The Christmas Countdown app my two children installed on my iPhone is about to run its course of daily screeching out “Jingle Bells” (often just as I have joined a conference call), and literally ticking down the seconds until the fat man sings – er, flies out of sight. Of course, my kids don’t look at it as a stress inducer like I do, and apparently most Americans wouldn’t either.
According to a Pew Research Center survey conducted December 3-7, Americans are looking forward to most aspects of the holiday season. Three-quarters say they are looking forward to visiting friends and family a lot, followed by eating holiday food (60%. Just 60%? Who are the two-in-five that are NOT looking forward to eating a lot?!). But a significant number are looking forward “a lot” to giving and receiving gifts, decorating their homes, and the ubiquitous playing of carols in every shop and restaurant.
Women, parents, and those who attend religious services more frequently are most likely to say they are looking forward to these activities a lot.
The spirit of the season even appears to be extending to the commercial aspects of the holiday season. More than eight-in-ten (83%) say they feel “joyful” and nearly as many feel “generous” when they think about buying and receiving gifts. That said, nearly half (46%) admit to feeling stretched thin financially when it comes to gift buying, increasing to a majority (58%) of those with household incomes under $30,000 a year. Fewer are feeling stressed out (36%), or say it is wasteful (25%). It was some comfort to note that a majority admit to feeling some mix of positive and negative emotions when it comes to gift buying (53%), while just 37% only express positive feeling and a mere 7% are in the bah humbug/ only negative category.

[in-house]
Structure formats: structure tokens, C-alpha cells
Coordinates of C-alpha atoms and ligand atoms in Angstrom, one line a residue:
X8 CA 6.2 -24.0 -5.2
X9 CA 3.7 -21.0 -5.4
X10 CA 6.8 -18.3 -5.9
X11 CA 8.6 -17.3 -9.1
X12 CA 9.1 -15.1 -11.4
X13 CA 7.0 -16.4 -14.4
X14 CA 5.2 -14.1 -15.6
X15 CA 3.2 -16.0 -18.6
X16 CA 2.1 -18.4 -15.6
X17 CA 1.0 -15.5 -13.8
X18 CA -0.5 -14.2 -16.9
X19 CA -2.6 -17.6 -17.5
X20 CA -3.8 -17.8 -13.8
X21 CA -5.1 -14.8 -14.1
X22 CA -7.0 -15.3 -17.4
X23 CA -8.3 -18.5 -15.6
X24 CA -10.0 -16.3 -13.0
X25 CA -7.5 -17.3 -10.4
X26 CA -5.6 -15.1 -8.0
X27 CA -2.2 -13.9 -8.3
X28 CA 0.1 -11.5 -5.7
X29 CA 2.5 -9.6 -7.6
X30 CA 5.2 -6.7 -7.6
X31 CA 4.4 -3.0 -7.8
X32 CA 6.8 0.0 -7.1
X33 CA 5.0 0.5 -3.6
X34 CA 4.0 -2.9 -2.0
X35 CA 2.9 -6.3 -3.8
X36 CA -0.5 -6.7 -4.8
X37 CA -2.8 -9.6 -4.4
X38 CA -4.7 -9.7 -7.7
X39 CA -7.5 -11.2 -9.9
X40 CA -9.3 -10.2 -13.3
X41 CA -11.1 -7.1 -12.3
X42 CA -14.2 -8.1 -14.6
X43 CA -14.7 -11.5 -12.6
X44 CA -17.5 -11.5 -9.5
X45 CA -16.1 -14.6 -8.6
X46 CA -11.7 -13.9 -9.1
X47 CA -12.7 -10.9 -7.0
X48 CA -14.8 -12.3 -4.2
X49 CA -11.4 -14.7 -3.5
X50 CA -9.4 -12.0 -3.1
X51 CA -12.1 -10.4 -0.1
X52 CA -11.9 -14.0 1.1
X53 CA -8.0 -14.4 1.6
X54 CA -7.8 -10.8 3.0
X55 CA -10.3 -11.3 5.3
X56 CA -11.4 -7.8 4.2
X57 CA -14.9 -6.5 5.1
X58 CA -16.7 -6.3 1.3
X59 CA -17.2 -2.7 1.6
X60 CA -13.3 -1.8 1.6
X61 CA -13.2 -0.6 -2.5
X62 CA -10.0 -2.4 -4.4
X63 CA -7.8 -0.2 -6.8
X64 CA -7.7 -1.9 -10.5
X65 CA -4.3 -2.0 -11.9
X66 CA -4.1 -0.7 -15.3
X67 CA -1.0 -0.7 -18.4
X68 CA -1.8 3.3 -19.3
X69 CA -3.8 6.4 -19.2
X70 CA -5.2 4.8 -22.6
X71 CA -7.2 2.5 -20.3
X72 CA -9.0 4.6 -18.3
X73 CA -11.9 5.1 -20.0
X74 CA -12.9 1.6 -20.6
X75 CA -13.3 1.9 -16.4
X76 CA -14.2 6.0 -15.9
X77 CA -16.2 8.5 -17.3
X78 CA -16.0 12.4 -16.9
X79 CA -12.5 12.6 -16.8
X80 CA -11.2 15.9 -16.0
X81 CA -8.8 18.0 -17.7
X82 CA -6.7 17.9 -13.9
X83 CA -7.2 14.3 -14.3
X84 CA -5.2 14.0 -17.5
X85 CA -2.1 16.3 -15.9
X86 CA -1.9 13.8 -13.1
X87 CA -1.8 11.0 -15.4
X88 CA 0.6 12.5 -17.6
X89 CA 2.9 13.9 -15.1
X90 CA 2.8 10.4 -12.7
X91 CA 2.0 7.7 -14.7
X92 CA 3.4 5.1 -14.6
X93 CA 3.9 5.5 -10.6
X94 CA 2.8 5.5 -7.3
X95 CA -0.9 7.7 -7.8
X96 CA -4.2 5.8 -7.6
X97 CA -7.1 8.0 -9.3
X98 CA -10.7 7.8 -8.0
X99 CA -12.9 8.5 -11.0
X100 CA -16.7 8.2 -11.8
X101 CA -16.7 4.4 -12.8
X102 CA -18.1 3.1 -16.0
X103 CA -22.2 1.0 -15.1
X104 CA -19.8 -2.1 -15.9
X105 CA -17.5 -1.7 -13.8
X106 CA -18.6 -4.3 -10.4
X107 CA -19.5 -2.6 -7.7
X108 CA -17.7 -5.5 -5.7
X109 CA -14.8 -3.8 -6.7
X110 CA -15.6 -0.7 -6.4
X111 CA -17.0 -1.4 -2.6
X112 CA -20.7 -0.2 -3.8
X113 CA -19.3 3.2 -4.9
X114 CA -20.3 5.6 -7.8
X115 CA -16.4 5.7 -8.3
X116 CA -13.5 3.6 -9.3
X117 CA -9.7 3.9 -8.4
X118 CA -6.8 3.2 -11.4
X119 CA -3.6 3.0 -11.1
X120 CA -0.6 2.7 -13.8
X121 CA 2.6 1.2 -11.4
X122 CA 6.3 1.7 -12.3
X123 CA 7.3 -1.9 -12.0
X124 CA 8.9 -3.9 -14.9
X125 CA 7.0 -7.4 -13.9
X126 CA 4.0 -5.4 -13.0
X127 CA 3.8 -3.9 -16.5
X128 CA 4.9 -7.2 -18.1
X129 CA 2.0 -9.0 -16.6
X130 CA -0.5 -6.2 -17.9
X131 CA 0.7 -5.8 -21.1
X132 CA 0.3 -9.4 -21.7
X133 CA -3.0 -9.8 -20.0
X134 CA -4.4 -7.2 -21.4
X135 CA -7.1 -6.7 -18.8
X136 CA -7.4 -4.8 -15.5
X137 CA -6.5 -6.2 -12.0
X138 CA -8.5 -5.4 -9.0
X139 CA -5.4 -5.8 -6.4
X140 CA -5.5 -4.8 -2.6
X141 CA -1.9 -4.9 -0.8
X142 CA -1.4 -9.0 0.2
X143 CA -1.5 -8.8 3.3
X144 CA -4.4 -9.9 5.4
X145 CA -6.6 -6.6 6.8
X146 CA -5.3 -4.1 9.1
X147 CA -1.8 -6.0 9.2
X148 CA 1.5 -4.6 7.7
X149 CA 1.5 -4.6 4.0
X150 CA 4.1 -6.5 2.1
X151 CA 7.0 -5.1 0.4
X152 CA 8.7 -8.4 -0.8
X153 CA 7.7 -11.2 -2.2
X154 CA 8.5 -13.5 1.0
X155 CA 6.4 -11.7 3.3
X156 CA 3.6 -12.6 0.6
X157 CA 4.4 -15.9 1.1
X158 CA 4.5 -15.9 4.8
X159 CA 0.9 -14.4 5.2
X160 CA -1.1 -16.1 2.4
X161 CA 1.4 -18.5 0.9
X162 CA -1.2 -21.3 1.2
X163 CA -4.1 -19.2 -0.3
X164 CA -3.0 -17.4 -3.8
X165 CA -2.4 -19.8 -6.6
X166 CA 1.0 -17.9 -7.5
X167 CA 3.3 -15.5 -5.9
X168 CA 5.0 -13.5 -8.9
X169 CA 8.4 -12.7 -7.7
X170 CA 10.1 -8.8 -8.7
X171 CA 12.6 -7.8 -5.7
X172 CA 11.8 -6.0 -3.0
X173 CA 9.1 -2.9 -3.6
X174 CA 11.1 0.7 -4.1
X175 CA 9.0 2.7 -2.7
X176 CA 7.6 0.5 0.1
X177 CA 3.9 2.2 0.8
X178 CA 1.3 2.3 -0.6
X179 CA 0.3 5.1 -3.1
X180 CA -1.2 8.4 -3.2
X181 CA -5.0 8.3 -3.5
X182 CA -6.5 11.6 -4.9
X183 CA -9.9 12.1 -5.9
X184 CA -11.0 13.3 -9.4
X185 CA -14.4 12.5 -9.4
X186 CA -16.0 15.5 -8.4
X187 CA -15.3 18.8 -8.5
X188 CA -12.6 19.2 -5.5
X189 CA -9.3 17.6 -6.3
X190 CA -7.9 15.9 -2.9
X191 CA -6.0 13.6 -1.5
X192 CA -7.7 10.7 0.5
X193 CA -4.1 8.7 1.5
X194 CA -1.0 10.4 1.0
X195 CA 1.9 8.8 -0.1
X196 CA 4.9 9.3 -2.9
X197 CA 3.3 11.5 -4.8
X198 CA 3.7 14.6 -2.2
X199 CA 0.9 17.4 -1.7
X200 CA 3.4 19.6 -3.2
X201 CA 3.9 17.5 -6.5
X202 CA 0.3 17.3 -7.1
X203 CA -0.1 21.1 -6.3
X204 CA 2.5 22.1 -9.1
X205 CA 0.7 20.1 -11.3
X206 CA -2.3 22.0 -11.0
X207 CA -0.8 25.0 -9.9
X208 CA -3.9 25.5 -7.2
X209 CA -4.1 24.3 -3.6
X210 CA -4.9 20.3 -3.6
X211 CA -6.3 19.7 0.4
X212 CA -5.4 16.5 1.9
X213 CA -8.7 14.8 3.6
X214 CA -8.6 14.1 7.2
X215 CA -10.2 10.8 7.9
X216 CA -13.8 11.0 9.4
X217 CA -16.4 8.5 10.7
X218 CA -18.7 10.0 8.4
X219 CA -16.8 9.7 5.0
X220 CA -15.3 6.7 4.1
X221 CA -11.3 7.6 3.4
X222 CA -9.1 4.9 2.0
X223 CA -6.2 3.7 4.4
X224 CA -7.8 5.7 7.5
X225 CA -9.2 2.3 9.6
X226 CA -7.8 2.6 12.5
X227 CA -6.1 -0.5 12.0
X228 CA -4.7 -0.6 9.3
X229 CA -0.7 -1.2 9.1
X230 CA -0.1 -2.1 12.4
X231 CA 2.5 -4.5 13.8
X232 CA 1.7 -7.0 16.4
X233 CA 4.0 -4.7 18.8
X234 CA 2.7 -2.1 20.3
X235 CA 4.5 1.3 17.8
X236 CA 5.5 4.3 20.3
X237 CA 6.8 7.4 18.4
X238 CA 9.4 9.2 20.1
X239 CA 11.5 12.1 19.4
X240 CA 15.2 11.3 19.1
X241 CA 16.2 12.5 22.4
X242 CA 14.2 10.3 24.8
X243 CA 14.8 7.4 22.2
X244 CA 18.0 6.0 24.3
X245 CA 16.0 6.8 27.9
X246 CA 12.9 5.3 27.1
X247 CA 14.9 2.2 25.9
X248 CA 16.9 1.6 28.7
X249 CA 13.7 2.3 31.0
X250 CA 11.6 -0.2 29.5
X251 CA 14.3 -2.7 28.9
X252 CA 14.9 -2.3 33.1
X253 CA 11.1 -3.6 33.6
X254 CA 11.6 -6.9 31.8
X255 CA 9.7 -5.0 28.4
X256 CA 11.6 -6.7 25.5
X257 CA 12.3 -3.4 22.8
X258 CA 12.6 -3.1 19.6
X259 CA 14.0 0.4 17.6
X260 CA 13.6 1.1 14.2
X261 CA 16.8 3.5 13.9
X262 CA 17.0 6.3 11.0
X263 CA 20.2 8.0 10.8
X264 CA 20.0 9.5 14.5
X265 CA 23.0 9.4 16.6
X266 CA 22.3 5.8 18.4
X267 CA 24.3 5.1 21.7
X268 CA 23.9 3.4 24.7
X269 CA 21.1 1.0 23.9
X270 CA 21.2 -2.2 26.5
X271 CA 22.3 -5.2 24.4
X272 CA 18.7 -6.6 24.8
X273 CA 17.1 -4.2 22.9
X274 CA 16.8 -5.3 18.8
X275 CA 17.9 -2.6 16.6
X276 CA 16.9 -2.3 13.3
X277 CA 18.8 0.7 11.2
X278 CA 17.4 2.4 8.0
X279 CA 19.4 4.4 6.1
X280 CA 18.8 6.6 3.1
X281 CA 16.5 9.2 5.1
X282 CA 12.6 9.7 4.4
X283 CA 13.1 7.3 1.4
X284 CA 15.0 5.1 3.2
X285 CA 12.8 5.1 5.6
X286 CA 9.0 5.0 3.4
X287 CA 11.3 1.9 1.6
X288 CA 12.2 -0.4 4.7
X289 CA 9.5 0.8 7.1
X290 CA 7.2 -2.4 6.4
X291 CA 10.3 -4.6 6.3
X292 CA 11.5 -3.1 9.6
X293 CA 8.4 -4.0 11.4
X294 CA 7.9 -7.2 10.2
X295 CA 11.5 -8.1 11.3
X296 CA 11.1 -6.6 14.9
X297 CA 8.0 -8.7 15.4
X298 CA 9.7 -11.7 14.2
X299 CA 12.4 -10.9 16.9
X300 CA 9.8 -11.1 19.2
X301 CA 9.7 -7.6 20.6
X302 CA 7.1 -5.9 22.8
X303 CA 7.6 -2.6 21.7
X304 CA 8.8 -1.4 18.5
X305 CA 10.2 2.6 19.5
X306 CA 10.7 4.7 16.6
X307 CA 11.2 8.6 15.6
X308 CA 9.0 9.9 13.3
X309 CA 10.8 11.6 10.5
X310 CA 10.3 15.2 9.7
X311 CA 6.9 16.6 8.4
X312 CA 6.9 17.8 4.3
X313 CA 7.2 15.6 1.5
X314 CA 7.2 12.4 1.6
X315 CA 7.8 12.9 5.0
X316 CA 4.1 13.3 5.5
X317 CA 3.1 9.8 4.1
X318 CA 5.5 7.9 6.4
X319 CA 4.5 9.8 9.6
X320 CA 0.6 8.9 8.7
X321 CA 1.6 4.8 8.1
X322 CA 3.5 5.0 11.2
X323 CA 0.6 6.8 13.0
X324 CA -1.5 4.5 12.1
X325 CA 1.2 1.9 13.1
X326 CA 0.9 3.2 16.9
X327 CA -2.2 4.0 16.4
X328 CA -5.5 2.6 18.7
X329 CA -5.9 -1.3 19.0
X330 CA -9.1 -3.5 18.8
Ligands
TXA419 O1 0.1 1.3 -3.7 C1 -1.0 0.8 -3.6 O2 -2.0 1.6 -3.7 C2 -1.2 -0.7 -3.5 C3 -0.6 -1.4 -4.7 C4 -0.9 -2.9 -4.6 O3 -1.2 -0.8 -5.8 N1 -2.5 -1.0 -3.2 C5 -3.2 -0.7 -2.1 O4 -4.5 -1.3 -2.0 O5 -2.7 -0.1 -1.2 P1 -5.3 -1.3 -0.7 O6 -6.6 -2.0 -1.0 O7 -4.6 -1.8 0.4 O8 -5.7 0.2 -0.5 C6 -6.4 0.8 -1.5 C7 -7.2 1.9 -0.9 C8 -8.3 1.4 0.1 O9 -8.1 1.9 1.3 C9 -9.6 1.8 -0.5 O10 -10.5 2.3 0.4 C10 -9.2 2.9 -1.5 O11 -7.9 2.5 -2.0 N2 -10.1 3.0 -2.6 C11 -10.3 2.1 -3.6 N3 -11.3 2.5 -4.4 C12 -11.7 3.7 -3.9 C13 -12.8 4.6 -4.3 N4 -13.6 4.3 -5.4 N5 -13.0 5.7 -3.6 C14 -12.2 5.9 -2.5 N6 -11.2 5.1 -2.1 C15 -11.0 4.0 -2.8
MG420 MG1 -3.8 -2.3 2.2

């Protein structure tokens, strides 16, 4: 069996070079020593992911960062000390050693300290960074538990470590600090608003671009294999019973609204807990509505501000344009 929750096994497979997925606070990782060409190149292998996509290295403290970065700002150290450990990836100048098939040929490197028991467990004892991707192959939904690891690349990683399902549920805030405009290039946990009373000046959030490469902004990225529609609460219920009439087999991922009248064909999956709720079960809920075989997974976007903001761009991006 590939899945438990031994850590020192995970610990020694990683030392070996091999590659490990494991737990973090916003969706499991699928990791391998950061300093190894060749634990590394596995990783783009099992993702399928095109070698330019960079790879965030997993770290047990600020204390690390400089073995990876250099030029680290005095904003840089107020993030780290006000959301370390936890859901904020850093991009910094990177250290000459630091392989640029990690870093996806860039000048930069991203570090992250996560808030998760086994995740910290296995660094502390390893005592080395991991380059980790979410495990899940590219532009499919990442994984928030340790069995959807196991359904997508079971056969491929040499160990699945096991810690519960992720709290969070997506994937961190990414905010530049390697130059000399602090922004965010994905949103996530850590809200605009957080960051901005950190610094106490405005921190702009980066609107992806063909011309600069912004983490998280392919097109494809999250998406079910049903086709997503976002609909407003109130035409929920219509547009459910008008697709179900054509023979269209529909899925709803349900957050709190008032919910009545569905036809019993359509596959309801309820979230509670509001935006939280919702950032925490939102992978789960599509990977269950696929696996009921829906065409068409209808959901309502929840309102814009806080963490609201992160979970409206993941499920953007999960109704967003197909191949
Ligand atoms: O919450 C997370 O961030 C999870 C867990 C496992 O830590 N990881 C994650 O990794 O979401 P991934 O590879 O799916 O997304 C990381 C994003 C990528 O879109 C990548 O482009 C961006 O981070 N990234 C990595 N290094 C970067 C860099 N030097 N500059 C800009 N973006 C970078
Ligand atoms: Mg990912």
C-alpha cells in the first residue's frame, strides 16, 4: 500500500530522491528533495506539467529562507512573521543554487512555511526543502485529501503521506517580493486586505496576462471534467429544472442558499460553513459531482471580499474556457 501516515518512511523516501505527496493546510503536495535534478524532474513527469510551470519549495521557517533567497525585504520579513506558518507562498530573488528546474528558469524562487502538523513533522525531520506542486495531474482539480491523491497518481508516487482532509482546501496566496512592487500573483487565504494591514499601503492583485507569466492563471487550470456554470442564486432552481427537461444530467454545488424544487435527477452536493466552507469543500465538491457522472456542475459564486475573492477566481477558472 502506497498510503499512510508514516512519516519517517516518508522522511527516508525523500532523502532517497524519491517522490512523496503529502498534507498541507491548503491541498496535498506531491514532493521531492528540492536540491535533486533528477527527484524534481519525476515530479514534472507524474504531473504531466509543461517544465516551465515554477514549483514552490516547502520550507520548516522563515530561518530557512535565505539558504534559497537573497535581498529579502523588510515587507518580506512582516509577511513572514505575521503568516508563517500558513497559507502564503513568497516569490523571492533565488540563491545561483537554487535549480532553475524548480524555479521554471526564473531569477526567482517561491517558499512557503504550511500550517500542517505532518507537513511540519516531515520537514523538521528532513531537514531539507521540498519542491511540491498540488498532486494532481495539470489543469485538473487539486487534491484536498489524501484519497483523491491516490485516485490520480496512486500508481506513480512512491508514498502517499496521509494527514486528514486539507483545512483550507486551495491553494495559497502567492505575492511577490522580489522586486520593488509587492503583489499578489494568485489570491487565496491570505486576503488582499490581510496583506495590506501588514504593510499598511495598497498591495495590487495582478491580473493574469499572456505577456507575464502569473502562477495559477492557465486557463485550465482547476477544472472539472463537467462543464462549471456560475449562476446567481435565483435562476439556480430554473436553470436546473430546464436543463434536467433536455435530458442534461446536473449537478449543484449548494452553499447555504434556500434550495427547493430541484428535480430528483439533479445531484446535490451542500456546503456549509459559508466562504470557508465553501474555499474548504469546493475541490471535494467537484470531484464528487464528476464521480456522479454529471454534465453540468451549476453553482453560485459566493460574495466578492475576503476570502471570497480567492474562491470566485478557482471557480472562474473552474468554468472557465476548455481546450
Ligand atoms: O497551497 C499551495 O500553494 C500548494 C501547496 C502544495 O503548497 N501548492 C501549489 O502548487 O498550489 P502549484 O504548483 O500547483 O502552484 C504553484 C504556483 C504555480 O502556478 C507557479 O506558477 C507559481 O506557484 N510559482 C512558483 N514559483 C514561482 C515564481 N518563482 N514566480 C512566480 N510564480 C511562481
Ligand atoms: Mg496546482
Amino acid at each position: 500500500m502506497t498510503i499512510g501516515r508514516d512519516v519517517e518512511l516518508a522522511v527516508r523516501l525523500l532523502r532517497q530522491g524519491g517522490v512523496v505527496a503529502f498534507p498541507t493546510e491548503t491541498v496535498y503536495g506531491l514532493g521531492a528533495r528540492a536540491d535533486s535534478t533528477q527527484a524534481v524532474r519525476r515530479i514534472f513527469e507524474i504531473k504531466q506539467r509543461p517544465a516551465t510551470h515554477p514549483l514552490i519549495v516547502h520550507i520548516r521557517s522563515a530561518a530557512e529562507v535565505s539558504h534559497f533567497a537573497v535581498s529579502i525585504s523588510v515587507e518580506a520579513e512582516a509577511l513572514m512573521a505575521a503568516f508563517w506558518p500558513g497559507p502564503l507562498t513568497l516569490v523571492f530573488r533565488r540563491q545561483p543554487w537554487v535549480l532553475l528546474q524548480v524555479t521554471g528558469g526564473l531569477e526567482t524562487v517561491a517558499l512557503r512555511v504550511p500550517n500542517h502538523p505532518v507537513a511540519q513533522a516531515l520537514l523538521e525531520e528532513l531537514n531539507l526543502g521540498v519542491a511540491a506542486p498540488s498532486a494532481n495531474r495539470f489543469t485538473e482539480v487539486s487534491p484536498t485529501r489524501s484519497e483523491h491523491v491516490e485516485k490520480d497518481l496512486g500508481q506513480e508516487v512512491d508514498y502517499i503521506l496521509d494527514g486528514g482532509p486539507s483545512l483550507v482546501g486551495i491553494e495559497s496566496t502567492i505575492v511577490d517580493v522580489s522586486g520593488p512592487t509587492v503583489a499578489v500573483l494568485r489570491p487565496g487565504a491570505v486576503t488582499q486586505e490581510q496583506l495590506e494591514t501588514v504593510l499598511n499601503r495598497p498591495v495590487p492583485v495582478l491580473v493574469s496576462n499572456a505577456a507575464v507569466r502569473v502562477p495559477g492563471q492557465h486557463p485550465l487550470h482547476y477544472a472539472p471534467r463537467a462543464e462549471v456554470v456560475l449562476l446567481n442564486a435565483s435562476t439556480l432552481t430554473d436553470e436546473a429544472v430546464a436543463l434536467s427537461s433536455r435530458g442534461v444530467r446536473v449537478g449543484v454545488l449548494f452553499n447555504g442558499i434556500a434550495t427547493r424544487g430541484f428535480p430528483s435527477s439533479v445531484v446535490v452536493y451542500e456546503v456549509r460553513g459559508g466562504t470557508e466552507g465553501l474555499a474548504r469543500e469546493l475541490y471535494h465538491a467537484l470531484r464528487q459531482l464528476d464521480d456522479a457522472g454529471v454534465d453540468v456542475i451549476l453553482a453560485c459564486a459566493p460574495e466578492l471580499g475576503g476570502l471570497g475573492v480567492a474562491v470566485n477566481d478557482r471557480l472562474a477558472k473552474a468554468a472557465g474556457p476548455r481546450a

Some of that cheer surrounding gift buying may be due to many not feeling quite as pinched as in the recent past. According to the CNBC survey conducted by our firm in conjunction with Hart Research Associates, Americans in 2014 are far more likely to say they are spending at least as much as last year (68%) than they have since the economic downturn in 2008. And while a significant 31% say they are spending less, this is far fewer than in recent years as the following graph depicts:
The other cheer inducing element may be HOW Americans are shopping as well. For the first time, more Americans say they are shopping mostly on-line (38%) rather than in any specific type of retail store (although collectively, retail sites still capture more). Just seven years ago, twice as many Americans said they were shopping mostly at box bog retailers like Walmart and Best Buy over on-line sites (44% and 22%, respectively). Today, on-line edges out going to the physical site of a big box retailer:
The shift to on-line has happened with every sub-group we examined, although there are still significant differences by age and socio-economic status. Predictably, younger, better educated and higher income consumers are more likely to rely on on-line shopping sites. The South is the only region of the country where more consumers say they shop at a big box store than go on-line.
Some may want to consider reining in their buoyant buying sprees. More than one-in-four Americans (29%) told us that they “expect to use credit cards or other types of debt” that they “will not immediately pay off and for which they will carry a balance for some amount of time.” That represents an eight point increase from 2013 when 21% said the same.
And what are these consumers going into hock for this season? The Harris Poll reports that half (51%) of consumers plan to buy toys for children, and 37% of all consumers – translating to 52% of pet owners – are planning to buy their furry family members a toy, treat or other gift.
So, best of luck with that last minute shopping and keep the spirit of the season!